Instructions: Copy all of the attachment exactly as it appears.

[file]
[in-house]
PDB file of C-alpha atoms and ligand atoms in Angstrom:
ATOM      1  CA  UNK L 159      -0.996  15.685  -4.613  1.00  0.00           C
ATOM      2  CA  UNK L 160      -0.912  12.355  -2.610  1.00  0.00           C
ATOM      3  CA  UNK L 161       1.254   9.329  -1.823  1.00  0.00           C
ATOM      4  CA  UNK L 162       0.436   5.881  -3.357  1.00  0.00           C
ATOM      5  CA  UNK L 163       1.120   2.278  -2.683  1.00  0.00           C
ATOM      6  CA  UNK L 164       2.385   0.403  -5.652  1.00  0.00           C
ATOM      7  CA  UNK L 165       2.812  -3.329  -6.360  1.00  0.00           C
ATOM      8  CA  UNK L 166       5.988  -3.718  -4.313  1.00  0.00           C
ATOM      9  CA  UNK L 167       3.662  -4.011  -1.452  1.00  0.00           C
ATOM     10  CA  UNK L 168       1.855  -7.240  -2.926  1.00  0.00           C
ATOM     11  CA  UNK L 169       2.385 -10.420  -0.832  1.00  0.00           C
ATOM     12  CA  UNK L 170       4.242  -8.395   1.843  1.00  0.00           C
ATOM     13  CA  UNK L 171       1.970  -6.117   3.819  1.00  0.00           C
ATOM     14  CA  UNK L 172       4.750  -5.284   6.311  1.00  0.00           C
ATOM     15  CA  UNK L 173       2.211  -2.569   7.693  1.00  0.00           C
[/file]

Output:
[in-house]
PDB file of C-alpha atoms and ligand atoms in Angstrom:
ATOM      1  CA  UNK L 159      -0.996  15.685  -4.613  1.00  0.00           C
ATOM      2  CA  UNK L 160      -0.912  12.355  -2.610  1.00  0.00           C
ATOM      3  CA  UNK L 161       1.254   9.329  -1.823  1.00  0.00           C
ATOM      4  CA  UNK L 162       0.436   5.881  -3.357  1.00  0.00           C
ATOM      5  CA  UNK L 163       1.120   2.278  -2.683  1.00  0.00           C
ATOM      6  CA  UNK L 164       2.385   0.403  -5.652  1.00  0.00           C
ATOM      7  CA  UNK L 165       2.812  -3.329  -6.360  1.00  0.00           C
ATOM      8  CA  UNK L 166       5.988  -3.718  -4.313  1.00  0.00           C
ATOM      9  CA  UNK L 167       3.662  -4.011  -1.452  1.00  0.00           C
ATOM     10  CA  UNK L 168       1.855  -7.240  -2.926  1.00  0.00           C
ATOM     11  CA  UNK L 169       2.385 -10.420  -0.832  1.00  0.00           C
ATOM     12  CA  UNK L 170       4.242  -8.395   1.843  1.00  0.00           C
ATOM     13  CA  UNK L 171       1.970  -6.117   3.819  1.00  0.00           C
ATOM     14  CA  UNK L 172       4.750  -5.284   6.311  1.00  0.00           C
ATOM     15  CA  UNK L 173       2.211  -2.569   7.693  1.00  0.00           C